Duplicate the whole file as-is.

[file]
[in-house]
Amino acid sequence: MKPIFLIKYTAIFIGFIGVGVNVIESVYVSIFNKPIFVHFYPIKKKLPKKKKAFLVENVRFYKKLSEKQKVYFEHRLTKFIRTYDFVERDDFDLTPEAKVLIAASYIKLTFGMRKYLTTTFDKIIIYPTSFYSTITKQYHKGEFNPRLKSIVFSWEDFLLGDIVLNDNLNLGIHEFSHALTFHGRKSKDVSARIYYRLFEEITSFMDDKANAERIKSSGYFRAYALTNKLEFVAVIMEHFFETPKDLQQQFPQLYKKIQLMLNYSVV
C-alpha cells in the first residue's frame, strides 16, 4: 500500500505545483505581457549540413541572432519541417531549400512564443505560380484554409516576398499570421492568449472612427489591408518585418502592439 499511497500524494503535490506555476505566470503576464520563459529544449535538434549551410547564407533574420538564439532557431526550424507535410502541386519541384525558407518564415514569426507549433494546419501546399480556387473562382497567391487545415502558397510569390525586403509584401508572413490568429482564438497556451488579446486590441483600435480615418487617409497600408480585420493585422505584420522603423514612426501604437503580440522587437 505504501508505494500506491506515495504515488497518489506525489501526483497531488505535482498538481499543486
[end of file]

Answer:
[in-house]
Amino acid sequence: MKPIFLIKYTAIFIGFIGVGVNVIESVYVSIFNKPIFVHFYPIKKKLPKKKKAFLVENVRFYKKLSEKQKVYFEHRLTKFIRTYDFVERDDFDLTPEAKVLIAASYIKLTFGMRKYLTTTFDKIIIYPTSFYSTITKQYHKGEFNPRLKSIVFSWEDFLLGDIVLNDNLNLGIHEFSHALTFHGRKSKDVSARIYYRLFEEITSFMDDKANAERIKSSGYFRAYALTNKLEFVAVIMEHFFETPKDLQQQFPQLYKKIQLMLNYSVV
C-alpha cells in the first residue's frame, strides 16, 4: 500500500505545483505581457549540413541572432519541417531549400512564443505560380484554409516576398499570421492568449472612427489591408518585418502592439 499511497500524494503535490506555476505566470503576464520563459529544449535538434549551410547564407533574420538564439532557431526550424507535410502541386519541384525558407518564415514569426507549433494546419501546399480556387473562382497567391487545415502558397510569390525586403509584401508572413490568429482564438497556451488579446486590441483600435480615418487617409497600408480585420493585422505584420522603423514612426501604437503580440522587437 505504501508505494500506491506515495504515488497518489506525489501526483497531488505535482498538481499543486